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New Bob Stewart Release On Sunnyside Records!


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Bob Stewart's Connections – Mind The Gap will be released on Sunnyside Records on August 5th!

Master tuba player and educator Bob Stewart recognizes how fortunate he has been to be affiliated with musical legends and peers who have displayed generosity in allowing him to present his unique conception of tuba playing to receptive audiences. His new recording – Connections – Mind The Gap (to be released on Aug. 5, 2014) – is at once a tribute to those artists representing various styles with whom Stewart was able to ply and develop his trade and it is also a forum to suggest and increase the repertoire for aspiring tuba players.

Connections – Mind The Gap is a varied collection of pieces that range from a five movement piece entitled “In Color” that Stewart commissioned from young composer Jessie Montgomery to pieces written by or performed by talented musicians the tuba player has played with over his forty year career. Though the compositions span classical, blues and jazz, the common denominator and uniting element is the tuba.

Stewart hardly needs an introduction. His career has been one of seeking challenges and passing on knowledge. His tuba has been featured on recordings from the jazz mastery of musicians like Gil Evans, Charles Mingus and Lester Bowie to the rock and blues inflections of Taj Mahal and Elvis Costello. Stewart has also been an active educator for just as long and has recently become a faculty member at the Juilliard School in New York City.

Stewart has been leading his own ensemble - First Line Band - since 1989. The current iteration of the group includes longtime member/guitarist Jerome Harris and the highly regarded drummer Matt Wilson, both of whose intuitive styles are perfect foils for Stewart’s playing. Stewart also includes his son, the fantastic violinist Curtis Stewart, in the ensemble. Keeping with the original brass led formation of the First Line Band, Stewart adds trumpeter Randall Haywood and trombonist Nick Finzer for a number of tracks.

In addition to the First Line Band, Stewart introduces the PUBLIQuartet, a string quartet (of which his son is a founding member), which accompanies Stewart on a five-part composition entitled “In Color” composed by former member, violinist Jessie Montgomery. The piece was commissioned by Stewart and was written with his abilities as the focus: Montgomery and Stewart held multiple listening sessions where she studied Stewart’s extended harmonics and other techniques that she would incorporate into her compositions. This makes these tone poems about Stewart as much as they are about Montgomery.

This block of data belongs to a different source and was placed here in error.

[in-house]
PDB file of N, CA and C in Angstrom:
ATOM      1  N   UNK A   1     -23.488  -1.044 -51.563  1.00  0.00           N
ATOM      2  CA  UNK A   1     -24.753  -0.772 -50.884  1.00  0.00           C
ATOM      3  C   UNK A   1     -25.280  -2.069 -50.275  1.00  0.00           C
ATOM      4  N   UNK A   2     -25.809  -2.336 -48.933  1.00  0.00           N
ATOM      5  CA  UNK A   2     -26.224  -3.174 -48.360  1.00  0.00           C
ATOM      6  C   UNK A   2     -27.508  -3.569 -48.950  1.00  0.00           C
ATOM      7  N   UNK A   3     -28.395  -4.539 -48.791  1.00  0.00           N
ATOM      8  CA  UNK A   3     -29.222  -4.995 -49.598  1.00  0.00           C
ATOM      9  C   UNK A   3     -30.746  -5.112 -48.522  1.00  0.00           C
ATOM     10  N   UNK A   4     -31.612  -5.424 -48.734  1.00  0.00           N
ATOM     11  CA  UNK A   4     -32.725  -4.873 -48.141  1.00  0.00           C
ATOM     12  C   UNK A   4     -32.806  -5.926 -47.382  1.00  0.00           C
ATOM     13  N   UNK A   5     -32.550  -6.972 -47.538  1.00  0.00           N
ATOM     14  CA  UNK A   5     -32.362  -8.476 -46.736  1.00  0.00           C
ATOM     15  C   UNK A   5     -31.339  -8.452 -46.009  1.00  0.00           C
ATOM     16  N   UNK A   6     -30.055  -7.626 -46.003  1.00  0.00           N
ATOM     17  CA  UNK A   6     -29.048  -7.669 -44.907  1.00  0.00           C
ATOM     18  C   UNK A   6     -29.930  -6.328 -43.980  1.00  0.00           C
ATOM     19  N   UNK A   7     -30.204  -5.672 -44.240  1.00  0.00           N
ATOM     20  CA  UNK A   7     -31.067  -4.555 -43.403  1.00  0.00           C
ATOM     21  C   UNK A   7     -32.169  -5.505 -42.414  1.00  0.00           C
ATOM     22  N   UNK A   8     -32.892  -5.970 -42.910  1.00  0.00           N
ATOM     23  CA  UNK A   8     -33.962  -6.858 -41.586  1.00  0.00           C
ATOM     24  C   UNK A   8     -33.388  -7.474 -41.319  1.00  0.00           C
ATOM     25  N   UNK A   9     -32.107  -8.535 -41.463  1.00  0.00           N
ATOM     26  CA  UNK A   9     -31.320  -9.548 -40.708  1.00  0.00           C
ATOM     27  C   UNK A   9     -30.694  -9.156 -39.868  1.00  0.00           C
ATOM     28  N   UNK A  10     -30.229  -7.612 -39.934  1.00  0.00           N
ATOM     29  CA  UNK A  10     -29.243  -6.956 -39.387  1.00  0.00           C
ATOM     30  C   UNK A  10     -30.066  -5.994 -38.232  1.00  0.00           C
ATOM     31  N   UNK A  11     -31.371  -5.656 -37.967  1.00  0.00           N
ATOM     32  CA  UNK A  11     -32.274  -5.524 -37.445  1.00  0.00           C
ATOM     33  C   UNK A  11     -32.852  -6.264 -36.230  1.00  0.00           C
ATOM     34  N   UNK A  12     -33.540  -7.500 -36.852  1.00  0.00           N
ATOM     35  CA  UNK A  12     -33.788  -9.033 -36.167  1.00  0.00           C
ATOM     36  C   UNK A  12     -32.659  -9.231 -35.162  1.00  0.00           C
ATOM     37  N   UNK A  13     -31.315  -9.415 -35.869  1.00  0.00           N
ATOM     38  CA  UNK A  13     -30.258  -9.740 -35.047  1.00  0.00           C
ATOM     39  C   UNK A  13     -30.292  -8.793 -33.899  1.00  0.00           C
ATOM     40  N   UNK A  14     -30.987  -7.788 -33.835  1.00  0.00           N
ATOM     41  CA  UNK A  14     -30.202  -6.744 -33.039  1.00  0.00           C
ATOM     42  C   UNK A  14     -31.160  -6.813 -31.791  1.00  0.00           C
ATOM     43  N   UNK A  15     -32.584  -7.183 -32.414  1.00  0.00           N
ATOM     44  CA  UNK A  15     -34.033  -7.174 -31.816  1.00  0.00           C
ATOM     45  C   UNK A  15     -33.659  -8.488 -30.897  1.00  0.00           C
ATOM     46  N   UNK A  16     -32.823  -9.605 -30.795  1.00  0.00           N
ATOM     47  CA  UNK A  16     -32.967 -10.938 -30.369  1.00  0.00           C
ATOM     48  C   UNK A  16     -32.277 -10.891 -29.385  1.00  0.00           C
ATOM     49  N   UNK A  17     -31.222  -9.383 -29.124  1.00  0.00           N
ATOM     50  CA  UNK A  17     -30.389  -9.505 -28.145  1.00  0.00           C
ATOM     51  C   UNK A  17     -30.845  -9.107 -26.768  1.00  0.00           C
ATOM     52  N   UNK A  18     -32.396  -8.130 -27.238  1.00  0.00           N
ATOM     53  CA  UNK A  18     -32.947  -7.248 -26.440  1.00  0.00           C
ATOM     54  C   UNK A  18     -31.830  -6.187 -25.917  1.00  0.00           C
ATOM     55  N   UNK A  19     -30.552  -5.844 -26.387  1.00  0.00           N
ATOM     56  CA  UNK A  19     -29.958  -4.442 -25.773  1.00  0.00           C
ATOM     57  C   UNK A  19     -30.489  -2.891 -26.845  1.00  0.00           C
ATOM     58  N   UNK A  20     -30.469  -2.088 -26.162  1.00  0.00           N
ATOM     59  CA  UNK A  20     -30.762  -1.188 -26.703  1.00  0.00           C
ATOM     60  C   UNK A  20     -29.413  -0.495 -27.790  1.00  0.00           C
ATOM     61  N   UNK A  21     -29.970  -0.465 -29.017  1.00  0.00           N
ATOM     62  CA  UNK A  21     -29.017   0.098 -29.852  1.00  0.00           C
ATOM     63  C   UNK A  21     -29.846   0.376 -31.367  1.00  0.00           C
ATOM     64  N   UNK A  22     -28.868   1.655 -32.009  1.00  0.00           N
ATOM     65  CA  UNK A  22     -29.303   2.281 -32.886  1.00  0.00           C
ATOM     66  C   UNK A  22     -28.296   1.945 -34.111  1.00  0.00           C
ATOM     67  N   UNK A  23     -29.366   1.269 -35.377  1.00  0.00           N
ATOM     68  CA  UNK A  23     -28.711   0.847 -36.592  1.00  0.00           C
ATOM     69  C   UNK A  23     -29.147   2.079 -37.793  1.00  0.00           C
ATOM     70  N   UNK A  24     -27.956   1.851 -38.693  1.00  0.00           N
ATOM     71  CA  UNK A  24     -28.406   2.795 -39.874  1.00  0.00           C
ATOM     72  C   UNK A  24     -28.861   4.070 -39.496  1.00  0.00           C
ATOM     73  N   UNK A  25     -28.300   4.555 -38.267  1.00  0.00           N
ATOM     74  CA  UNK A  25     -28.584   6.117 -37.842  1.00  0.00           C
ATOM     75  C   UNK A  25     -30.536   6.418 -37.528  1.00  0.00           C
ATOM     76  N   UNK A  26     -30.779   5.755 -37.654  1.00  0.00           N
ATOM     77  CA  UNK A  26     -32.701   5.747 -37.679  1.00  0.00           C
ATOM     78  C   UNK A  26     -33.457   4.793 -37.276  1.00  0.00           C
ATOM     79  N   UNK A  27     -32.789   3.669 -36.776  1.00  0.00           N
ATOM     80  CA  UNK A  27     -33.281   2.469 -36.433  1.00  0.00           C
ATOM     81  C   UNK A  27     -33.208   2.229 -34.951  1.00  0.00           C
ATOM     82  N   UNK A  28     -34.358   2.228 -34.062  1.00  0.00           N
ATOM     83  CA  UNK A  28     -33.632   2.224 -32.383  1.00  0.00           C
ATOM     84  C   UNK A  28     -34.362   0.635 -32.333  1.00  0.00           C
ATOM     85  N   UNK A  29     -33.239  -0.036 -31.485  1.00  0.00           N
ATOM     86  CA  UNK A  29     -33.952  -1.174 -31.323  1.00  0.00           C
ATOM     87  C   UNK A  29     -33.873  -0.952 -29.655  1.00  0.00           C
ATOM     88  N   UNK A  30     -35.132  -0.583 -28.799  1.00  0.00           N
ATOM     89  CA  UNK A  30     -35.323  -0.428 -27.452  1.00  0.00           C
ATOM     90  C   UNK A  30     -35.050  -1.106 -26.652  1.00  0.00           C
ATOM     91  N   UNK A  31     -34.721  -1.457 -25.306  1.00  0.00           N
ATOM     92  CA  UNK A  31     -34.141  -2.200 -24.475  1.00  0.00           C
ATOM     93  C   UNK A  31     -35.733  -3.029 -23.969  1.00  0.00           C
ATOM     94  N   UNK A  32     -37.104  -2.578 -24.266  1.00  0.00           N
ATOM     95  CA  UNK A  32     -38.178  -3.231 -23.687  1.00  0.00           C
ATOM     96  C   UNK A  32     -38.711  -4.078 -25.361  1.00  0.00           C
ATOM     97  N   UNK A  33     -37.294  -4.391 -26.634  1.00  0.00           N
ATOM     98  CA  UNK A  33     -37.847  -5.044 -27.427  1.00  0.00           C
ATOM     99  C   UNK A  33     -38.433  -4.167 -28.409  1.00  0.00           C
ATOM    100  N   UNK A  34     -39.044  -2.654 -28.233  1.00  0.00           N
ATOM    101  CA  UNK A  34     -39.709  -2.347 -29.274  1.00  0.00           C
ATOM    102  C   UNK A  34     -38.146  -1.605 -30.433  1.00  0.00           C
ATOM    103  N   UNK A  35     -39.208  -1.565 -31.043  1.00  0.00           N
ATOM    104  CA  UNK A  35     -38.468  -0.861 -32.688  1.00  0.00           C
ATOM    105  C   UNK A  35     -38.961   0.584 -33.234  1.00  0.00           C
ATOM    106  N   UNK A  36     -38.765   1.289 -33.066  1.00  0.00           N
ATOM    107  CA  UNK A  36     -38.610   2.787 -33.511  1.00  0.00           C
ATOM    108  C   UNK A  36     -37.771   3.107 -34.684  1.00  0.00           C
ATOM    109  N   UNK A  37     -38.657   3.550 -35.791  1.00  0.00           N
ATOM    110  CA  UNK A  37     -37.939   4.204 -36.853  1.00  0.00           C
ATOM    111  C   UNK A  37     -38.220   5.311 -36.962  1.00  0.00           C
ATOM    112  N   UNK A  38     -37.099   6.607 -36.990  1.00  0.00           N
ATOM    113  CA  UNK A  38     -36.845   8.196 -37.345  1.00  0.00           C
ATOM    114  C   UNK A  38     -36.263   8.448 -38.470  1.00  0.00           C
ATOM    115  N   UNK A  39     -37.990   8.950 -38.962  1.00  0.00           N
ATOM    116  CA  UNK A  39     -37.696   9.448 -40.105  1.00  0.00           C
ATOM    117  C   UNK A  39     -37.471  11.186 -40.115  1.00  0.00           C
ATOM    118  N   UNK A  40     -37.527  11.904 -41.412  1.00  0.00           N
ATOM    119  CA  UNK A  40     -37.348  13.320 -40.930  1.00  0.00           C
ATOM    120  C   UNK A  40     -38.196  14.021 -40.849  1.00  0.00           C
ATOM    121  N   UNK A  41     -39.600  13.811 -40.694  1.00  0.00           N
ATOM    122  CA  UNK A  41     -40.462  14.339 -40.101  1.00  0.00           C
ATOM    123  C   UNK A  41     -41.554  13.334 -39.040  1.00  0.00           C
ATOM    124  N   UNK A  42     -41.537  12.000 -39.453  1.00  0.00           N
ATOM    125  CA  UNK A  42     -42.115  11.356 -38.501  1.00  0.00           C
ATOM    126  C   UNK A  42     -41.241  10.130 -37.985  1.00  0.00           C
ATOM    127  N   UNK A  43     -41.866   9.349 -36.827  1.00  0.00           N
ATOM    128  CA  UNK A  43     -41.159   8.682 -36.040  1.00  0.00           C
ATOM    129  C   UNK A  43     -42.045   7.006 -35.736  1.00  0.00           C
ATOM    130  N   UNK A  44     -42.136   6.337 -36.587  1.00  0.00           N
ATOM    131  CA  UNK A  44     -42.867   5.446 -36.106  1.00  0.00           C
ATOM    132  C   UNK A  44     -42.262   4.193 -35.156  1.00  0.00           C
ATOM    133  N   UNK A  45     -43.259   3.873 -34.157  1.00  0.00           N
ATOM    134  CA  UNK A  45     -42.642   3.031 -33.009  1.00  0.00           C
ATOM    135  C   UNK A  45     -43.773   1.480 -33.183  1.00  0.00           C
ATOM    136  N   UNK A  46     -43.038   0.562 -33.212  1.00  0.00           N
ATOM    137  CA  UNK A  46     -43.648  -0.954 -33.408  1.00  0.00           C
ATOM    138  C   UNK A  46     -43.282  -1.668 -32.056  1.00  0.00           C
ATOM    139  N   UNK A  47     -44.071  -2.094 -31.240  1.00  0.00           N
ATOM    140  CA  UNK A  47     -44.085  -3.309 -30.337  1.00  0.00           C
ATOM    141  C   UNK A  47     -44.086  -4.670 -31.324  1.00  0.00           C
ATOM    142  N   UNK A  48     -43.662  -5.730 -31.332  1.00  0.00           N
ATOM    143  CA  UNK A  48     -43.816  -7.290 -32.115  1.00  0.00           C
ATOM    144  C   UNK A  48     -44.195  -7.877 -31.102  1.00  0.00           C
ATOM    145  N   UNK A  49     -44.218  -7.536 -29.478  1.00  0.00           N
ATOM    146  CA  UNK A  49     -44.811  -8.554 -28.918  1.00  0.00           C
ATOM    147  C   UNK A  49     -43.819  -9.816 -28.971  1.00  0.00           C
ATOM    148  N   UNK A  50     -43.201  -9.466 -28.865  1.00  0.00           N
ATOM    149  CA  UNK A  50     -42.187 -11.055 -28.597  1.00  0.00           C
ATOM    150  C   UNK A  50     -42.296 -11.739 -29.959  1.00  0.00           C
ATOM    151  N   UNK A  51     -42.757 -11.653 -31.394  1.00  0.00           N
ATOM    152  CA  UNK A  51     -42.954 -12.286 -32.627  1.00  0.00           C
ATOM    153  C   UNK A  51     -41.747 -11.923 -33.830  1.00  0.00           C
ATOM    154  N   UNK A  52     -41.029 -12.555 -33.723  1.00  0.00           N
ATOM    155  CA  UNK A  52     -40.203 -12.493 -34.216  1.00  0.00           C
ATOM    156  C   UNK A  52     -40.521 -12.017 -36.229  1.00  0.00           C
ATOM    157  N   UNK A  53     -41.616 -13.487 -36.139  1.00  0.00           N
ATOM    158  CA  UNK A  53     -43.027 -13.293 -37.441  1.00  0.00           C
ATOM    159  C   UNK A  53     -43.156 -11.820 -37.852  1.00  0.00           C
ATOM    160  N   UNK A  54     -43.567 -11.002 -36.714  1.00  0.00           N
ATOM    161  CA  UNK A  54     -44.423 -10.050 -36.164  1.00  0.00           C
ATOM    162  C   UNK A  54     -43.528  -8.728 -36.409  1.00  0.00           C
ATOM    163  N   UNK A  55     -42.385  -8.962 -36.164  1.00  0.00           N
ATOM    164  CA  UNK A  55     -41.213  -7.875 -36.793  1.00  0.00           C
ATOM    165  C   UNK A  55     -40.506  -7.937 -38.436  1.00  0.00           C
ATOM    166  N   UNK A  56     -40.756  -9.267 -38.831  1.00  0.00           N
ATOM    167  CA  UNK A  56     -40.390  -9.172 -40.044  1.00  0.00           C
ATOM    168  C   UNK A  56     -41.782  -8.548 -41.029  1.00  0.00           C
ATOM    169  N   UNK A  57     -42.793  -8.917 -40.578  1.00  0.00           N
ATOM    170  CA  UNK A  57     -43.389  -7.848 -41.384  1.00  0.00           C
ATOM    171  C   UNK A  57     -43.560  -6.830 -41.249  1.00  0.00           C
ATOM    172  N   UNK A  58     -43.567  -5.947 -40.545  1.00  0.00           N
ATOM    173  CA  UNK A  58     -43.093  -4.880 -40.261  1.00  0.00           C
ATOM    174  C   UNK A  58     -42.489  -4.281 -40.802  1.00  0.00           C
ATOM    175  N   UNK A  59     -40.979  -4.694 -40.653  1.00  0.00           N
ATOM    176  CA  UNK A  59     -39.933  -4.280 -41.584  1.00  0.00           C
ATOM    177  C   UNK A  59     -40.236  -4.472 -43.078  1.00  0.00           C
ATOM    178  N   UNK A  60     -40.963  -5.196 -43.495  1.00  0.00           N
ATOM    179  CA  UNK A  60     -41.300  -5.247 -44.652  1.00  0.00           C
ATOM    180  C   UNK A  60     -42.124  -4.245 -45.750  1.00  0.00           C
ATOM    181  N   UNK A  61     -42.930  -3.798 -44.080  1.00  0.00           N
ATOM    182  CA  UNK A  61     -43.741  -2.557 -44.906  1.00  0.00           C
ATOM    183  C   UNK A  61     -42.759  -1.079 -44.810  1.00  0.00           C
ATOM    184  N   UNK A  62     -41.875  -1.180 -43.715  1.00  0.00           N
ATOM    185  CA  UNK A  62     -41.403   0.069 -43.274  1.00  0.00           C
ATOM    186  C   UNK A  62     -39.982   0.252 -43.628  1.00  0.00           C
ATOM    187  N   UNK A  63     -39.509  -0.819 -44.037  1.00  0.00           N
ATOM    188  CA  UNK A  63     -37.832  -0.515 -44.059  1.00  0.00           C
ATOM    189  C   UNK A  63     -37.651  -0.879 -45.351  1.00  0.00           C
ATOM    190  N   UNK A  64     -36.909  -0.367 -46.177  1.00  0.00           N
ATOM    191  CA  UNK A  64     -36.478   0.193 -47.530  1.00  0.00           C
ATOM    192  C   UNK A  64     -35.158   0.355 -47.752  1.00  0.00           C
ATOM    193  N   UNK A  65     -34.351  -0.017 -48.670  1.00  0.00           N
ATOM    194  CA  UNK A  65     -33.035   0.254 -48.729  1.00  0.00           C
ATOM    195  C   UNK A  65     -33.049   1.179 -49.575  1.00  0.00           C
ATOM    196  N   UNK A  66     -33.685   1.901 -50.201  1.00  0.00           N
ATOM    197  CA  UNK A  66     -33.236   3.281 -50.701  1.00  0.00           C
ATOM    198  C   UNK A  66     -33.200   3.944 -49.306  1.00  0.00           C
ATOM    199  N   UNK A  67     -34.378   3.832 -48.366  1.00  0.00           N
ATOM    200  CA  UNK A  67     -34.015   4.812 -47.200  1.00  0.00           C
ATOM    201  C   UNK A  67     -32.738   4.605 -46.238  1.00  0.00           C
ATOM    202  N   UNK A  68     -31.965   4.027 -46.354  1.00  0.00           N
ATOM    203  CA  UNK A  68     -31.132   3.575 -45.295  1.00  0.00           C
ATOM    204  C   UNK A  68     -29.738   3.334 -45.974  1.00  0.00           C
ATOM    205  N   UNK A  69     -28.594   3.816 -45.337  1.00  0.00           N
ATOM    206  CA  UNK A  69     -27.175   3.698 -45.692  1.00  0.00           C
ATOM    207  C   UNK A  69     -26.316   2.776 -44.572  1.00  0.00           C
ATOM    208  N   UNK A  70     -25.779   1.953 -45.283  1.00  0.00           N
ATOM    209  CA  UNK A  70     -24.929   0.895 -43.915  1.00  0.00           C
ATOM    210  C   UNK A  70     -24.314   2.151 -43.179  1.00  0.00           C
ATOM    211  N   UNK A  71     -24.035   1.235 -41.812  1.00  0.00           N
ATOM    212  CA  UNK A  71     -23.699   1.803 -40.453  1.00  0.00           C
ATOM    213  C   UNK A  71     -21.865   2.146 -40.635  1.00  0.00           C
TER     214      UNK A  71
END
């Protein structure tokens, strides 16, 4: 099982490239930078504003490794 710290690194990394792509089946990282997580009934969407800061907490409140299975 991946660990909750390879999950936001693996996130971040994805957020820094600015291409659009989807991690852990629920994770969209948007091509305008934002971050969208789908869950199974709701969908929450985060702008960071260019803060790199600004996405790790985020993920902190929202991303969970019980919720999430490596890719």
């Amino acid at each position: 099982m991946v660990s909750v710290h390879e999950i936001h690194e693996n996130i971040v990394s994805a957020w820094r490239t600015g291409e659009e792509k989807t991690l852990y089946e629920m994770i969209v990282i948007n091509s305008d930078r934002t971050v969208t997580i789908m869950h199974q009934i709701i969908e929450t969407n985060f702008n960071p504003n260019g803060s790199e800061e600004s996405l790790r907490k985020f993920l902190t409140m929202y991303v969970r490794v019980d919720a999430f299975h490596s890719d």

On the recording, the classical and jazz materials enable each other. There are aural elements that tie the performances together, most importantly the tuba. There are intentional elemental and spatial “gaps,” however. Obviously, there are stylistic leaps from jazz to classical to blues but there are also spaces between tracks that signal stylistic departures, thus the title.

The recording begins with the fifth movement of Montgomery’s “In Color,” “Red,” a short, somber rhapsody with a wide timbral array, which is followed by Frank Foster’s “Simone,” a supple piece Stewart played as a part of Foster’s Loud Minority band in the 1970s. The first movement “Aqua” is a deep piece featuring Stewart’s upper harmonics balanced by sweeping strings, while Arthur Blythe’s dancing “Bush Baby” is a wonderful display of First Line’s dynamic interplay. “Fishin’ Blues” is a laidback blues tune written by Henry Thomas, which was covered famously by Taj Mahal, another great supporter/collaborator of Stewart.

The second movement is “The Poet,” which features an active tuba melody over a steady string accompaniment. The mysterious “Odessa” is another Blythe composition and features the moving violin of Curtis Stewart. Astor Piazzolla’s “Libertango” suits the ensemble and the tuba well, with its 2/4-tango feeling, fitting the big horn perfectly. “Purple” is the third movement and features wonderful textures between strings and tuba. Thelonious Monk’s “Monk’s Mood” is a great piece for tuba as the wide intervals in the melody allow the tuba to really speak, while Stewart’s romantic “Nothing To Say” speaks volumes with subtlety.

The fourth movement of “In Color” is entitled “Makina” and features the strings at their most avant-garde, creating a soundscape of scrapes and plucks with various interjections by Stewart. Jerome Harris’s “Hand By Hand” is a wonderfully emotive tune featuring Harris on vocals. Similar to the Monk composition, Charles Mingus’s “Jump Monk” lends itself extremely well to tuba with its intervallic leaps and moving bass line. The recording concludes with “Red 2,” a recapitulation of the introduction as a fitting bookend to the album.

Bob Stewart has been a proponent for the development of tuba repertoire and experimentation for quite some time. His new recording Connections – Mind The Gap is a tremendous collection of compositions that shows the vast musical landscape the horn can cover while in the expert hands of a tuba pioneer like Stewart.

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